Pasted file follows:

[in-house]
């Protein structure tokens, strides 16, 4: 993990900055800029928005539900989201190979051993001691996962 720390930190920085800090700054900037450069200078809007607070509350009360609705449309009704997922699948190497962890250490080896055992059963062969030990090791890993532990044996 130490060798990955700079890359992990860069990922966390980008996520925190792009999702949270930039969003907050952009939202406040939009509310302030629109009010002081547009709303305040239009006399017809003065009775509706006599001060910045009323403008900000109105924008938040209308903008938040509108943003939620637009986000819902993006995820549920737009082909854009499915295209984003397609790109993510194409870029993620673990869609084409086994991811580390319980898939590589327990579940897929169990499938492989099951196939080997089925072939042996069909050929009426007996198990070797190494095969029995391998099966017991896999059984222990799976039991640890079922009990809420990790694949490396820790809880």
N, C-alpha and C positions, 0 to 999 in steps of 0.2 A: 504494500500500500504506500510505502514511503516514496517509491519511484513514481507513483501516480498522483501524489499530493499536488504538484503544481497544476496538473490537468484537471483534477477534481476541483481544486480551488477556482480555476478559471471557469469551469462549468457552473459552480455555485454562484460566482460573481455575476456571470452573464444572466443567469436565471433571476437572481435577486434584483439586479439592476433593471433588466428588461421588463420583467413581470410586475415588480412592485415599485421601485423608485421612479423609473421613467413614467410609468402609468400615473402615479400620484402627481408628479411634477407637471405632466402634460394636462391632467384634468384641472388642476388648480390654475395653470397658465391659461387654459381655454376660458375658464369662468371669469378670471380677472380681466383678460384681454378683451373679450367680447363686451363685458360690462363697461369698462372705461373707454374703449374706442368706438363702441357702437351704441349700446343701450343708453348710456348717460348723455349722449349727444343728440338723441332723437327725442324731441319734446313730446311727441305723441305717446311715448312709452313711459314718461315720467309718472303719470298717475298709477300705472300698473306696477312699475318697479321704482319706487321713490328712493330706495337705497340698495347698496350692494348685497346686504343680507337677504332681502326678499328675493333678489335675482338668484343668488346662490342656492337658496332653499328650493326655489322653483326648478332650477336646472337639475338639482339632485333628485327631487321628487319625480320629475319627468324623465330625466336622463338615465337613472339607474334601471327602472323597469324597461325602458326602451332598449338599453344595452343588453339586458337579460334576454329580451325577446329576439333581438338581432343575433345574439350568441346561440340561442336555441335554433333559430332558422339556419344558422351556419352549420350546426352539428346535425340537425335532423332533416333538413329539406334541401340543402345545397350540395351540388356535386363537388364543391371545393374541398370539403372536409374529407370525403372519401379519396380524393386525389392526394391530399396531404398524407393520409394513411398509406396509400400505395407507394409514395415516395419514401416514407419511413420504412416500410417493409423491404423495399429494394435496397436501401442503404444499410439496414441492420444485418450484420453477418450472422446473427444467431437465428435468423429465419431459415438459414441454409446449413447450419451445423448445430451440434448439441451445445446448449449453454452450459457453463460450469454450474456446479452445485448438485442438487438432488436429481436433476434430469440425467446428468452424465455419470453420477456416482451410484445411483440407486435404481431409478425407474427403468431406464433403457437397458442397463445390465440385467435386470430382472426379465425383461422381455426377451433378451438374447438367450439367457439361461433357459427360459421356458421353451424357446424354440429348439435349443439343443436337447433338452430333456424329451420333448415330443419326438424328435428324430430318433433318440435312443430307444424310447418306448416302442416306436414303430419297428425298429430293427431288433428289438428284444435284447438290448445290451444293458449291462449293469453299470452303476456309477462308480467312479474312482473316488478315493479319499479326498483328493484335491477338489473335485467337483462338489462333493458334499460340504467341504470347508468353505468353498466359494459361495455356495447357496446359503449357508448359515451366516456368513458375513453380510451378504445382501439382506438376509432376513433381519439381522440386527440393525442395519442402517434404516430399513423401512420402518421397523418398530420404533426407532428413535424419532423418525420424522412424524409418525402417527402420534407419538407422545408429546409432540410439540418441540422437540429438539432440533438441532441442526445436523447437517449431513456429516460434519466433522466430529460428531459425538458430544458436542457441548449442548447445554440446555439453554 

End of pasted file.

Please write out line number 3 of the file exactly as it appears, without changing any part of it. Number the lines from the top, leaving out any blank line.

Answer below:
N, C-alpha and C positions, 0 to 999 in steps of 0.2 A: 504494500500500500504506500510505502514511503516514496517509491519511484513514481507513483501516480498522483501524489499530493499536488504538484503544481497544476496538473490537468484537471483534477477534481476541483481544486480551488477556482480555476478559471471557469469551469462549468457552473459552480455555485454562484460566482460573481455575476456571470452573464444572466443567469436565471433571476437572481435577486434584483439586479439592476433593471433588466428588461421588463420583467413581470410586475415588480412592485415599485421601485423608485421612479423609473421613467413614467410609468402609468400615473402615479400620484402627481408628479411634477407637471405632466402634460394636462391632467384634468384641472388642476388648480390654475395653470397658465391659461387654459381655454376660458375658464369662468371669469378670471380677472380681466383678460384681454378683451373679450367680447363686451363685458360690462363697461369698462372705461373707454374703449374706442368706438363702441357702437351704441349700446343701450343708453348710456348717460348723455349722449349727444343728440338723441332723437327725442324731441319734446313730446311727441305723441305717446311715448312709452313711459314718461315720467309718472303719470298717475298709477300705472300698473306696477312699475318697479321704482319706487321713490328712493330706495337705497340698495347698496350692494348685497346686504343680507337677504332681502326678499328675493333678489335675482338668484343668488346662490342656492337658496332653499328650493326655489322653483326648478332650477336646472337639475338639482339632485333628485327631487321628487319625480320629475319627468324623465330625466336622463338615465337613472339607474334601471327602472323597469324597461325602458326602451332598449338599453344595452343588453339586458337579460334576454329580451325577446329576439333581438338581432343575433345574439350568441346561440340561442336555441335554433333559430332558422339556419344558422351556419352549420350546426352539428346535425340537425335532423332533416333538413329539406334541401340543402345545397350540395351540388356535386363537388364543391371545393374541398370539403372536409374529407370525403372519401379519396380524393386525389392526394391530399396531404398524407393520409394513411398509406396509400400505395407507394409514395415516395419514401416514407419511413420504412416500410417493409423491404423495399429494394435496397436501401442503404444499410439496414441492420444485418450484420453477418450472422446473427444467431437465428435468423429465419431459415438459414441454409446449413447450419451445423448445430451440434448439441451445445446448449449453454452450459457453463460450469454450474456446479452445485448438485442438487438432488436429481436433476434430469440425467446428468452424465455419470453420477456416482451410484445411483440407486435404481431409478425407474427403468431406464433403457437397458442397463445390465440385467435386470430382472426379465425383461422381455426377451433378451438374447438367450439367457439361461433357459427360459421356458421353451424357446424354440429348439435349443439343443436337447433338452430333456424329451420333448415330443419326438424328435428324430430318433433318440435312443430307444424310447418306448416302442416306436414303430419297428425298429430293427431288433428289438428284444435284447438290448445290451444293458449291462449293469453299470452303476456309477462308480467312479474312482473316488478315493479319499479326498483328493484335491477338489473335485467337483462338489462333493458334499460340504467341504470347508468353505468353498466359494459361495455356495447357496446359503449357508448359515451366516456368513458375513453380510451378504445382501439382506438376509432376513433381519439381522440386527440393525442395519442402517434404516430399513423401512420402518421397523418398530420404533426407532428413535424419532423418525420424522412424524409418525402417527402420534407419538407422545408429546409432540410439540418441540422437540429438539432440533438441532441442526445436523447437517449431513456429516460434519466433522466430529460428531459425538458430544458436542457441548449442548447445554440446555439453554 